Millions of student-loan borrowers were transferred to new companies over the past year.
The CFPB found those transfers resulted in significant errors on borrowers' balances.
Many borrowers received inaccurate bills and errors tracking their payment progress.
Last year, a number of student-loan companies announced they were ending their federal contracts, requiring millions of borrowers to be transferred to new servicers. A top federal consumer watchdog found the process has been far from seamless.
The Consumer Financial Protection Bureau (CFPB) released a report last week delving into practices by student-loan companies. It focused on the challenges that came with transferring 9 million borrowers' accounts to new servicers after major companies Granite State and PHEAA announced they would not be renewing their federal contracts to collect borrowers' student debt and manage their repayment plans.
From payment discrepancies to inaccurate billing statements, the report concluded there were errors for "hundreds of thousands" of accounts.
Here are the main findings with regards to servicer transfers:
Servicers had inaccurate information about borrowers' monthly payments and could not identify repayment schedules
The former and current servicer reported different numbers of total payments that count toward loan forgiveness progress in income-driven repayment plans
One servicer sent inaccurate billing statements to more than 500,000 borrowers
Borrowers were placed on forbearance when it wasn't the best option for them
Servicers were inadequately staffed to manage and implement program changes for targeted loan forgiveness programs and payment pauses.
The report noted that the current payment pause, which is set to expire in January 2023, "provides servicers and FSA (Federal Student Aid) with more time to correct transfer-related errors by making manual account adjustments, transferring supplemental account information, and correcting previous inaccurate or misleading statements."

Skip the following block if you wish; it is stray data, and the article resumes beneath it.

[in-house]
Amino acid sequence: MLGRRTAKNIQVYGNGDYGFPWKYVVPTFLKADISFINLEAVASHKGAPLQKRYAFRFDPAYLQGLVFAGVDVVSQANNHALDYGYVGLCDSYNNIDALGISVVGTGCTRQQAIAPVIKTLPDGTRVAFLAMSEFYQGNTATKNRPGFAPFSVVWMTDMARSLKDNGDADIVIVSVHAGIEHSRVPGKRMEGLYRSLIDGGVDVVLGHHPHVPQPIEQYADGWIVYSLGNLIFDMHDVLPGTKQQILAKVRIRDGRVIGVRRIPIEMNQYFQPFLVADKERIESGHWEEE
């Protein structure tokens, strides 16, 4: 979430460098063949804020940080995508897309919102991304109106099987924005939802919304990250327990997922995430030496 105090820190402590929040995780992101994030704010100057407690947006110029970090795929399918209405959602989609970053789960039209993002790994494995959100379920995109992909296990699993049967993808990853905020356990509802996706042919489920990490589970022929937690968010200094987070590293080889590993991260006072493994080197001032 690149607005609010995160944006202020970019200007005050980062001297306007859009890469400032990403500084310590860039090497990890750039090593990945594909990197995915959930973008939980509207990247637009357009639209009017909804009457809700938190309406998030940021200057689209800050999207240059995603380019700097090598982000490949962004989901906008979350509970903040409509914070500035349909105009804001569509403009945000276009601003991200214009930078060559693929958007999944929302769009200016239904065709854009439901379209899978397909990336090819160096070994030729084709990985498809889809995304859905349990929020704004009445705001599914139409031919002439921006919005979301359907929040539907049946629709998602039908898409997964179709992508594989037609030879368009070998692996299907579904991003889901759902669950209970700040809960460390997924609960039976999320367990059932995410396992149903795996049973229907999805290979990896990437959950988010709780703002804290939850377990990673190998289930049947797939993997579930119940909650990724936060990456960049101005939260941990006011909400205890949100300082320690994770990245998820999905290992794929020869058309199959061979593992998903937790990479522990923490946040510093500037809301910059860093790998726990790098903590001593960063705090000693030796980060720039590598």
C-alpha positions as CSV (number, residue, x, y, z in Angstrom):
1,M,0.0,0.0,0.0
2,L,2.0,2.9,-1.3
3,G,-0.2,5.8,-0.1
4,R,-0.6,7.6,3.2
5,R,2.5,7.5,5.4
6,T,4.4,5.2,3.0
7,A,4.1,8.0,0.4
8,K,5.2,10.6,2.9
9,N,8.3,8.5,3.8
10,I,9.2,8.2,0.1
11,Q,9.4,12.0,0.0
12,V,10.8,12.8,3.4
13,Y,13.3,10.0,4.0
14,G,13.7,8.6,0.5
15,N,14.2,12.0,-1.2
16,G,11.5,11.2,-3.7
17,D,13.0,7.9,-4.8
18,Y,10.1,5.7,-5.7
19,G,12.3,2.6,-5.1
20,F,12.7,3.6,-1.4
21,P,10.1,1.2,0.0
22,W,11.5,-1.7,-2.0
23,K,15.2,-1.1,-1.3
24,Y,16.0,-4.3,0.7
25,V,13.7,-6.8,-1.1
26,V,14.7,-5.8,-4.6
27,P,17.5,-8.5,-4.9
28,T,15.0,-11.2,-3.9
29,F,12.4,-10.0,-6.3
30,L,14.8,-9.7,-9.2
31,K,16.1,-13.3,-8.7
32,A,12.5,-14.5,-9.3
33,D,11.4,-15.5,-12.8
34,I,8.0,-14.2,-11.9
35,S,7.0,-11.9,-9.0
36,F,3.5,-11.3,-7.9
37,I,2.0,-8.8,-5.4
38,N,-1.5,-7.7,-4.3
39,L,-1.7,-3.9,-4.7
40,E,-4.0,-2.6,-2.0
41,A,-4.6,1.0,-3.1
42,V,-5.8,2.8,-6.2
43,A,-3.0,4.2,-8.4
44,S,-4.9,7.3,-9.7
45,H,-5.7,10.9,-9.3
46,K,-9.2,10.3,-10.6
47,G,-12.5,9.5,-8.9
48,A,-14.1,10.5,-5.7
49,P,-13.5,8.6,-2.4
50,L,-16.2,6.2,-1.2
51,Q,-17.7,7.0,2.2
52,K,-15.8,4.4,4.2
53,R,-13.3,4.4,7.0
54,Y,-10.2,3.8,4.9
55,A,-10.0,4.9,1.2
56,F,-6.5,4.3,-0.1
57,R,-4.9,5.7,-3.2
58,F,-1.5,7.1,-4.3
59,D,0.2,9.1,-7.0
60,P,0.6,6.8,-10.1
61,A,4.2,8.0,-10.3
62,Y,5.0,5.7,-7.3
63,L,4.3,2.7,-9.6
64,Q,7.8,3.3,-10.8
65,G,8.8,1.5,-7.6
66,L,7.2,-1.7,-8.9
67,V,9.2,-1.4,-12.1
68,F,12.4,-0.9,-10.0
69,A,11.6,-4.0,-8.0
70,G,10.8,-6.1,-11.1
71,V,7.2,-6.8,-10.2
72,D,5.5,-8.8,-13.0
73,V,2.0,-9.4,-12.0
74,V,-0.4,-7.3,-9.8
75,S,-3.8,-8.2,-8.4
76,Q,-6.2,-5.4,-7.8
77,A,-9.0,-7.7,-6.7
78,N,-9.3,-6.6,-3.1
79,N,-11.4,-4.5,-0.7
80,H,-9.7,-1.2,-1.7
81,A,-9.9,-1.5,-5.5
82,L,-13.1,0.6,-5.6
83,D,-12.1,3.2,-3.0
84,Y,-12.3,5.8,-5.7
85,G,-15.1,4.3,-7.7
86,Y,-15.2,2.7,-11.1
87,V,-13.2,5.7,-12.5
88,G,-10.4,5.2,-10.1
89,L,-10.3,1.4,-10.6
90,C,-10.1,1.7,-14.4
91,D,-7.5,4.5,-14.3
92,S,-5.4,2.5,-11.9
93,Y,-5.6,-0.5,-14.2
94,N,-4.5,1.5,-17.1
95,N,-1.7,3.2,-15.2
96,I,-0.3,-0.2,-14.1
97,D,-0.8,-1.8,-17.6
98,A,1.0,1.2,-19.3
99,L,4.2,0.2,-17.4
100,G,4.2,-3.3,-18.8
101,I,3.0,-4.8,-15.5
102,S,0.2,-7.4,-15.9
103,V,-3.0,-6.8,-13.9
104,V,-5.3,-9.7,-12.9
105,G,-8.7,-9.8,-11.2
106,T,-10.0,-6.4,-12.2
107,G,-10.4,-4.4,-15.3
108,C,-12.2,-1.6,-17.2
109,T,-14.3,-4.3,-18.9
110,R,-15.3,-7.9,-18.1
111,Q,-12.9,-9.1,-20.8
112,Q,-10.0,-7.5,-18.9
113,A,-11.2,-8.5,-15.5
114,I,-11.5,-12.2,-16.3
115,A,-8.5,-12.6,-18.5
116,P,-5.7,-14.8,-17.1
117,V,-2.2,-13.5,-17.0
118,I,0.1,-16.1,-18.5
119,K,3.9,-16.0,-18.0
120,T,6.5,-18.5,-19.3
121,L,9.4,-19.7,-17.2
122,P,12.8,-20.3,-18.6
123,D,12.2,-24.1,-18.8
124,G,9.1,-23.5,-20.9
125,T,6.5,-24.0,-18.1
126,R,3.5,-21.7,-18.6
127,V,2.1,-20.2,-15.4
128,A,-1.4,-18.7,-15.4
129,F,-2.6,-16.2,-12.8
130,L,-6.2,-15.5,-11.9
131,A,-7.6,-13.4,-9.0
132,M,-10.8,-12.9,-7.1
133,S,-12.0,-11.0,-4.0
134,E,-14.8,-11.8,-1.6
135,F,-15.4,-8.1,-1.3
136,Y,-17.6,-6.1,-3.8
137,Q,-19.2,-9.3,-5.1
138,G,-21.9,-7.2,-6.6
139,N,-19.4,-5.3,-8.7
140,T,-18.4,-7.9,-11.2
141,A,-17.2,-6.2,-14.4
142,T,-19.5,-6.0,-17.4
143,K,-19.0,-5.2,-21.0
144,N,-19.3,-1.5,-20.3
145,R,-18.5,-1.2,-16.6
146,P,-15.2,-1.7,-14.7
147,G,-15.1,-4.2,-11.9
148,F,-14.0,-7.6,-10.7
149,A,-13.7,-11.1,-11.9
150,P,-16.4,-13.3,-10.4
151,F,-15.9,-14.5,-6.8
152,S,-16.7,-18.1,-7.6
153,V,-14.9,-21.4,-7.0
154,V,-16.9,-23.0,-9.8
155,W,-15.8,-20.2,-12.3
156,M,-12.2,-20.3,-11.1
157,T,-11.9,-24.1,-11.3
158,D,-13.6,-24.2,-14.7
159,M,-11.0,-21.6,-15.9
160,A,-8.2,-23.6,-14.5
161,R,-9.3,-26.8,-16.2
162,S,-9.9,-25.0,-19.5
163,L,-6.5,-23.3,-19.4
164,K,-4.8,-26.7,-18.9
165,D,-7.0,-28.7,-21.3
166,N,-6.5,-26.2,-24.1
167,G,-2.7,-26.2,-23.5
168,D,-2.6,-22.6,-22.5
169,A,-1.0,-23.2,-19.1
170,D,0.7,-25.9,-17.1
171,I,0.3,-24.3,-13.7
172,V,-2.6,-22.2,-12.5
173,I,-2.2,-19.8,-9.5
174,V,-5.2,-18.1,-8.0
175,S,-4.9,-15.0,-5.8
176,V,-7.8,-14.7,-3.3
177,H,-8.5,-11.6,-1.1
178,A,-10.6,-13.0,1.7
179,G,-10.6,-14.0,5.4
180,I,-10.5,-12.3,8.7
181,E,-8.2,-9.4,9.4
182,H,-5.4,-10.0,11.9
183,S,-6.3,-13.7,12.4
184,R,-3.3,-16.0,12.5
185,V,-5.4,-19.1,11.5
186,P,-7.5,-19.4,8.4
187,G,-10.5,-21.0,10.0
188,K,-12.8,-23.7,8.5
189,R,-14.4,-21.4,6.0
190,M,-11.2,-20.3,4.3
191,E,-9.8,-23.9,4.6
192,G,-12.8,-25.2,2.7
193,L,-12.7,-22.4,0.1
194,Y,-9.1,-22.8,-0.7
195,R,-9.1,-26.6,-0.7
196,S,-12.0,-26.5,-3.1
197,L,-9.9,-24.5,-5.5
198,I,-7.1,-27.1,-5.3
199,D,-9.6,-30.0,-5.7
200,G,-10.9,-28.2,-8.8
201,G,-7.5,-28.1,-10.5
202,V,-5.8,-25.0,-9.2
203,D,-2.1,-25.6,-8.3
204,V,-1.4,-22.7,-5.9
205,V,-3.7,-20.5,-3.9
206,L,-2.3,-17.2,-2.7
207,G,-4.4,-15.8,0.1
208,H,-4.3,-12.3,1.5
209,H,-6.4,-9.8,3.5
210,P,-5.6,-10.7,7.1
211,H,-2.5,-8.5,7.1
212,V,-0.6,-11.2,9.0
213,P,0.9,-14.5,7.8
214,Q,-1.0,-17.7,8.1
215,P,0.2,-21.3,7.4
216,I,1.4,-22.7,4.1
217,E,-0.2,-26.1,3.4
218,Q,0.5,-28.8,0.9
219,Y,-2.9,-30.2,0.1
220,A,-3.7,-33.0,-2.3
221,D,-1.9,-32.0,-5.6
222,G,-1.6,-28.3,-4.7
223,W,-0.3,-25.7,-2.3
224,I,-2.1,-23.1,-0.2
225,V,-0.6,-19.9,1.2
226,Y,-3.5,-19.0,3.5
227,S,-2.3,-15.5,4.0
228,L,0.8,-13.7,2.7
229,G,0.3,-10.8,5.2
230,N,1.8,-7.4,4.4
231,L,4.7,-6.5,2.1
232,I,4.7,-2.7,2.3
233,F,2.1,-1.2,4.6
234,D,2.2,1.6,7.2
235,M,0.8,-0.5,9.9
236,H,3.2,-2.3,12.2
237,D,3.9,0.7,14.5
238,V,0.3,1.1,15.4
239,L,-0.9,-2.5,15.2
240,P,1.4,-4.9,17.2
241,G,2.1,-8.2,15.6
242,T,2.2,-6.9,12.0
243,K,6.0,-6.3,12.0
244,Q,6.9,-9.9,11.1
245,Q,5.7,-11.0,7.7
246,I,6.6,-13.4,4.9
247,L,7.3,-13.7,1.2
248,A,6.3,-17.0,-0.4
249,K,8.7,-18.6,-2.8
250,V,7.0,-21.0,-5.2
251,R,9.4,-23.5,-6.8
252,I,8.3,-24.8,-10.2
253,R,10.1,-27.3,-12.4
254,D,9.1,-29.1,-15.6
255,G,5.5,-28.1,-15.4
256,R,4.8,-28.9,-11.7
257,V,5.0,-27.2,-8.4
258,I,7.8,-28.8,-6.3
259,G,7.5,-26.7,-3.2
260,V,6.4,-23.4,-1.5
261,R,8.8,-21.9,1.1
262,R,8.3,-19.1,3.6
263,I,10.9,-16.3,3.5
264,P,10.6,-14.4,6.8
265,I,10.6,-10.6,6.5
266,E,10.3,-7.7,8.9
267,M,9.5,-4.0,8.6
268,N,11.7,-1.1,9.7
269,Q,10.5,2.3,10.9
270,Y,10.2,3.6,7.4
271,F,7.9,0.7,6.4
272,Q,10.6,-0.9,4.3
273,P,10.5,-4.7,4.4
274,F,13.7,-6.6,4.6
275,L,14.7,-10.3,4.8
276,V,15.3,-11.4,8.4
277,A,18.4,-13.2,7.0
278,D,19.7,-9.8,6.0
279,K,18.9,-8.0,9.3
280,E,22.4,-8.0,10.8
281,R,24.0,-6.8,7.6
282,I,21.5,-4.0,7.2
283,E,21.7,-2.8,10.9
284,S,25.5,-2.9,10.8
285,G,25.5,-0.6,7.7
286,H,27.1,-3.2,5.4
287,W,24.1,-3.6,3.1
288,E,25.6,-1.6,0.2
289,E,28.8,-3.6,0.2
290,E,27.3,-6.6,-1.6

Both lawmakers and the Education Department have scrutinized how loan companies are handling borrower transfers. After PHEAA — a major student-loan company — announced it was ending its federal servicing last year, Massachusetts Sen. Elizabeth Warren said those borrowers can "breathe a sigh of relief" because they would no longer be subjected to the company's practices like failing to track borrowers' payments and misleading them into taking on more debt than they can pay off.
And FSA Director Richard Cordray previously suggested that companies were shutting down so they would not have to adhere to higher standards the administration put in place for loan servicing.
"We have stuck to our guns," he said. "Some servicers have decided to exit the program rather than contend with these new realities."
But following the CFPB's report, it's clear that companies are still engaging in potentially bad behavior. With regards to transfers, the agency recommended that companies use "robust data mapping exercises" that include test transfers to minimize errors and correct misrepresentations, and it's directing servicers to update their systems with accurate information and improve call-center assistance for borrowers.
Meanwhile, federal loan companies are also tasked with implementing President Joe Biden's recently announced $20,000 loan forgiveness plan through an application that is set to become live in early October.
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